Our guest blogger, Ian McCarthy tells us that research on environmental velocity highlights ‘the importance of organisations operating “in time” with their environments and in synchrony across their subunits and activities’. (McCarthy et al. 2010: 618) This chimes with what Tim Rudd has been telling us about the possible need to work faster with partners from outside of academia: timing is key. Read on to find out more about Ian McCarthy’s research looking at speed and business success.
Competitive advantages are temporary, especially in fast changing industries. A cover of Business Week magazine asks ‘Is Your Company Fast Enough?’, and there are scores of popular business books and magazines with titles such as ‘Fast Company’, ‘Business @ the Speed of Thought’, and ‘The Age of Speed’. Such publications suggest that in fast moving industry environments, speed, and in particular being fast, is an important factor in the creation and erosion of competitive advantage.
In an article entitled ‘A Multidimensional Conceptualisation of Environmental Velocity’, that I authored with colleagues Thomas Lawrence, Brian Wixted, and Brian Gordon, we present a framework that dispels this notion that speed always leads to business success.
We explain that to simply characterise business environments as fast-changing or highly dynamic, is to overlook the fact that the velocity of an industry – its rate and direction of change – is composed of multiple factors, each with a distinct velocity of its own. These factors, or industry dimensions as we call them, include: technologies, products, competitors, demand and regulations. It is rare for an industry to be uniformly high-velocity in nature (i.e. all dimensions are changing rapidly and discontinuously). Instead, businesses typically face what we call ‘velocity regimes’, patterns of multiple velocities of all the different dimensions involved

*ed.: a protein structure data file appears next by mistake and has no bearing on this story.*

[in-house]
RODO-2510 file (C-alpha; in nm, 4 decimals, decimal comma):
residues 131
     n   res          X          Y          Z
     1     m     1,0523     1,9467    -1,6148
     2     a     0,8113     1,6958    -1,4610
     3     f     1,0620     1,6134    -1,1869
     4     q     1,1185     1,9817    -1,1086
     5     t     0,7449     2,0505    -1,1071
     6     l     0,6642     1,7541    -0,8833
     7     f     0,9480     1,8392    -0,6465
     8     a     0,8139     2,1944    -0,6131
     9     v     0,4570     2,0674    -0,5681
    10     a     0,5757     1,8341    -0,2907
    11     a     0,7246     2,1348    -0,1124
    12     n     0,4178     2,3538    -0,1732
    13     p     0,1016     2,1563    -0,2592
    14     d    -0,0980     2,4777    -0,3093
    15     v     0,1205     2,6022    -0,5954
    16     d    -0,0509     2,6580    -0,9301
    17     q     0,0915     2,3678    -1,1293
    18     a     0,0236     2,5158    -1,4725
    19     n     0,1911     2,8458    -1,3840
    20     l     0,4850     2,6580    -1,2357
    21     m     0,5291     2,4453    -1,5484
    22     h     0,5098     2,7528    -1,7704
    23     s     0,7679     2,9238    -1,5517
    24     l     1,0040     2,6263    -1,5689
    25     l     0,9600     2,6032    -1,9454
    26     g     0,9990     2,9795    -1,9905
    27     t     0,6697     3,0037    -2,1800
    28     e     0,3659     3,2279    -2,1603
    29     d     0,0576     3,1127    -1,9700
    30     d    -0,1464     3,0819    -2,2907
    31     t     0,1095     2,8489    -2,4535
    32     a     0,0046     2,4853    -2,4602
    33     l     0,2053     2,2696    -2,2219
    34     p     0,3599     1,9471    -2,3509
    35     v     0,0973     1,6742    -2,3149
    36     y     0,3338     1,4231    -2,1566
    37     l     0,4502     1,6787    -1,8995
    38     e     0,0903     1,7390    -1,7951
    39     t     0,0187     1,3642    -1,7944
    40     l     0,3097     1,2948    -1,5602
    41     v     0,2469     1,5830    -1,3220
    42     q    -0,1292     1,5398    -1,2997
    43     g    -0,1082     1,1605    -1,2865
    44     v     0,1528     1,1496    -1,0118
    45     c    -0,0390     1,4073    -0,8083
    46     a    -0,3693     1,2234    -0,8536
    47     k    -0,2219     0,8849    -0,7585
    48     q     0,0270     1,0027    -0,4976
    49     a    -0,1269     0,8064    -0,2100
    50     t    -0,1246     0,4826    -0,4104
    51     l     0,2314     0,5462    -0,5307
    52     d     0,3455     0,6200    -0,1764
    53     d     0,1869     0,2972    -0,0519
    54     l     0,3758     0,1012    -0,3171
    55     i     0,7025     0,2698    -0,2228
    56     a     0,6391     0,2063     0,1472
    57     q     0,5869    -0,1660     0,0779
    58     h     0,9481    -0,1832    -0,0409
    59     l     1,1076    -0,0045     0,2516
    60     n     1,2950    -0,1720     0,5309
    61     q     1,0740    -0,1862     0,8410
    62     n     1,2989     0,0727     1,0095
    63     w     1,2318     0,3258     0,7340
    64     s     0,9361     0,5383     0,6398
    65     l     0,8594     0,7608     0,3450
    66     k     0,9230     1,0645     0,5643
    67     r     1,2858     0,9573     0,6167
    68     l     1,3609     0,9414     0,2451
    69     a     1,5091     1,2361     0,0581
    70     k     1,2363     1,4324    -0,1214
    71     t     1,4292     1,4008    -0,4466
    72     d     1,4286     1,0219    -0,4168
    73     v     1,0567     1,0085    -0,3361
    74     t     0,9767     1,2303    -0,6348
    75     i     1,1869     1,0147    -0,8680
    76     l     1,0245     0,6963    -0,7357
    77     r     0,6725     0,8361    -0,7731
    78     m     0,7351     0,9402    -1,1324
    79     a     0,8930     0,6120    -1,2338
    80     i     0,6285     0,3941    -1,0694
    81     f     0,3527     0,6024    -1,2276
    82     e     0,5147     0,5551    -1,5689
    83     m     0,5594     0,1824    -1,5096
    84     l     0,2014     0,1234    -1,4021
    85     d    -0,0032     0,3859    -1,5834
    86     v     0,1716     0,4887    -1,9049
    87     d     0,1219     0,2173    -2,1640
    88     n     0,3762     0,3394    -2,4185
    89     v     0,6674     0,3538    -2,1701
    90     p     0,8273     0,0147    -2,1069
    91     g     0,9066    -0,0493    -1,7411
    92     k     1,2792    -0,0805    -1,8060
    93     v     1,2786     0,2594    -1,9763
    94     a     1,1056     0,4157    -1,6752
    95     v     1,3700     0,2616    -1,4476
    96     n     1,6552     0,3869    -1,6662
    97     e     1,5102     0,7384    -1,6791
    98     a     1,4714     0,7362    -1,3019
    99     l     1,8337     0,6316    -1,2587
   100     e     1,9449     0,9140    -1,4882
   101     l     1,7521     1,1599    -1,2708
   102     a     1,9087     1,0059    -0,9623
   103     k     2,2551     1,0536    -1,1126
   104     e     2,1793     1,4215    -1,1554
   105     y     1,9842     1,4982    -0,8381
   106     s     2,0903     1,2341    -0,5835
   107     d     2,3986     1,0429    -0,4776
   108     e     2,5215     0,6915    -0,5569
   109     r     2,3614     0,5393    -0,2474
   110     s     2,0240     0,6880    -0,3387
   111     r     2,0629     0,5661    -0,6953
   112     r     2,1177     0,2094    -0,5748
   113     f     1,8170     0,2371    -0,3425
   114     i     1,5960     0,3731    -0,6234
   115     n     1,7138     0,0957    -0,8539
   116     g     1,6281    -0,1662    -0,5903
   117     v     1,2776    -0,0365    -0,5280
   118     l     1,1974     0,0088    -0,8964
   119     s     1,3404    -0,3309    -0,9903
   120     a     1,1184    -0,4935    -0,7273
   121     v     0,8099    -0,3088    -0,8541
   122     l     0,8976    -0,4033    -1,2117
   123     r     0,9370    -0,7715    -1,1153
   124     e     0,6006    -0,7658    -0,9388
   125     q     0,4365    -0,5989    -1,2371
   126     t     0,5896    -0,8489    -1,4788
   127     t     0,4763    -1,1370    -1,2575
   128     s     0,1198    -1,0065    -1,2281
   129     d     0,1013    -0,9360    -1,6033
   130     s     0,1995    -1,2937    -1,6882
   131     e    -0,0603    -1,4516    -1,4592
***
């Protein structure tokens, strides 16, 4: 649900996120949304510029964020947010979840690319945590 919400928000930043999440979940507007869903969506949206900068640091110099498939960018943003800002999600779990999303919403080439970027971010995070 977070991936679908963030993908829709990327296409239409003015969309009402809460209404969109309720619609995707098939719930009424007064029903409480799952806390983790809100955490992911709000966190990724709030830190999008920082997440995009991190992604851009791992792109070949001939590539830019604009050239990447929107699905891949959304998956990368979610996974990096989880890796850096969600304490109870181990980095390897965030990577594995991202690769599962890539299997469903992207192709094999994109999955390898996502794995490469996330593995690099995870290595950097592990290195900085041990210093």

Figure 1: Conflicted Velocity Regime for the Fashion Apparel Industry
When faced with such a velocity regime, it is misguided to focus on designing and managing a business that is uniformly fast. What’s important is determining your ‘velocity regime’ – the multiple different rates and directions of change in your world – and then ensuring that different business activities are organised and coordinated to effectively respond to these different velocities.
For a detailed description of Figure 1, and the concept of the velocity regimes, please go to the full article. We provide illustrative industry examples and measures for determining your velocity regimes.
Also, you can view and download a presentation of these research ideas:
Many thanks to our guest blogger Ian McCarthy: this research sounds like it has practical implications for researchers working with partners in industry or indeed other sectors. Don’t forget to join Piirus to find research connections!
Ian is a Professor in Technology and Operations Management and the Associate Dean for Graduate Programmes at the Beedie School of Business at Simon Fraser University (SFU). Prior to joining SFU he was a faculty member at the University of Warwick and the University of Sheffield. His research focuses on the design and management of technology-based organisations.